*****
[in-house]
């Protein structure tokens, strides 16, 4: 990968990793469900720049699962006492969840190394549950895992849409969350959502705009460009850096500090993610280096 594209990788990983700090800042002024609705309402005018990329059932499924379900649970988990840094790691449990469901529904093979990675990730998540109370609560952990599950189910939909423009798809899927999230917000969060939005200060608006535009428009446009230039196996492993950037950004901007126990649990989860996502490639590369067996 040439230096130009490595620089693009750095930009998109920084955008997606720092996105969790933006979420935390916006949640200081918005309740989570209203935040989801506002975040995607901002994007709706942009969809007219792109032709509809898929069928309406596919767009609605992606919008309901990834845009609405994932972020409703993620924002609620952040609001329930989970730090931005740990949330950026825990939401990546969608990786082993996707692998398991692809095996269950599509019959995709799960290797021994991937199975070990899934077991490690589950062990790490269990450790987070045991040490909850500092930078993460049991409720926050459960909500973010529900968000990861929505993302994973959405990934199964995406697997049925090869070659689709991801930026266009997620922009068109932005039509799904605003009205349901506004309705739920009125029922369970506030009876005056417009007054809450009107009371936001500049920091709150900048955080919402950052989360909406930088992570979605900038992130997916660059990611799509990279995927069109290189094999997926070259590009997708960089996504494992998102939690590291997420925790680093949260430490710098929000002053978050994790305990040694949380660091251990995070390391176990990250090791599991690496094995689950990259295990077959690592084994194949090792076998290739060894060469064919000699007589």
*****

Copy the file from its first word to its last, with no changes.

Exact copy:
[in-house]
């Protein structure tokens, strides 16, 4: 990968990793469900720049699962006492969840190394549950895992849409969350959502705009460009850096500090993610280096 594209990788990983700090800042002024609705309402005018990329059932499924379900649970988990840094790691449990469901529904093979990675990730998540109370609560952990599950189910939909423009798809899927999230917000969060939005200060608006535009428009446009230039196996492993950037950004901007126990649990989860996502490639590369067996 040439230096130009490595620089693009750095930009998109920084955008997606720092996105969790933006979420935390916006949640200081918005309740989570209203935040989801506002975040995607901002994007709706942009969809007219792109032709509809898929069928309406596919767009609605992606919008309901990834845009609405994932972020409703993620924002609620952040609001329930989970730090931005740990949330950026825990939401990546969608990786082993996707692998398991692809095996269950599509019959995709799960290797021994991937199975070990899934077991490690589950062990790490269990450790987070045991040490909850500092930078993460049991409720926050459960909500973010529900968000990861929505993302994973959405990934199964995406697997049925090869070659689709991801930026266009997620922009068109932005039509799904605003009205349901506004309705739920009125029922369970506030009876005056417009007054809450009107009371936001500049920091709150900048955080919402950052989360909406930088992570979605900038992130997916660059990611799509990279995927069109290189094999997926070259590009997708960089996504494992998102939690590291997420925790680093949260430490710098929000002053978050994790305990040694949380660091251990995070390391176990990250090791599991690496094995689950990259295990077959690592084994194949090792076998290739060894060469064919000699007589």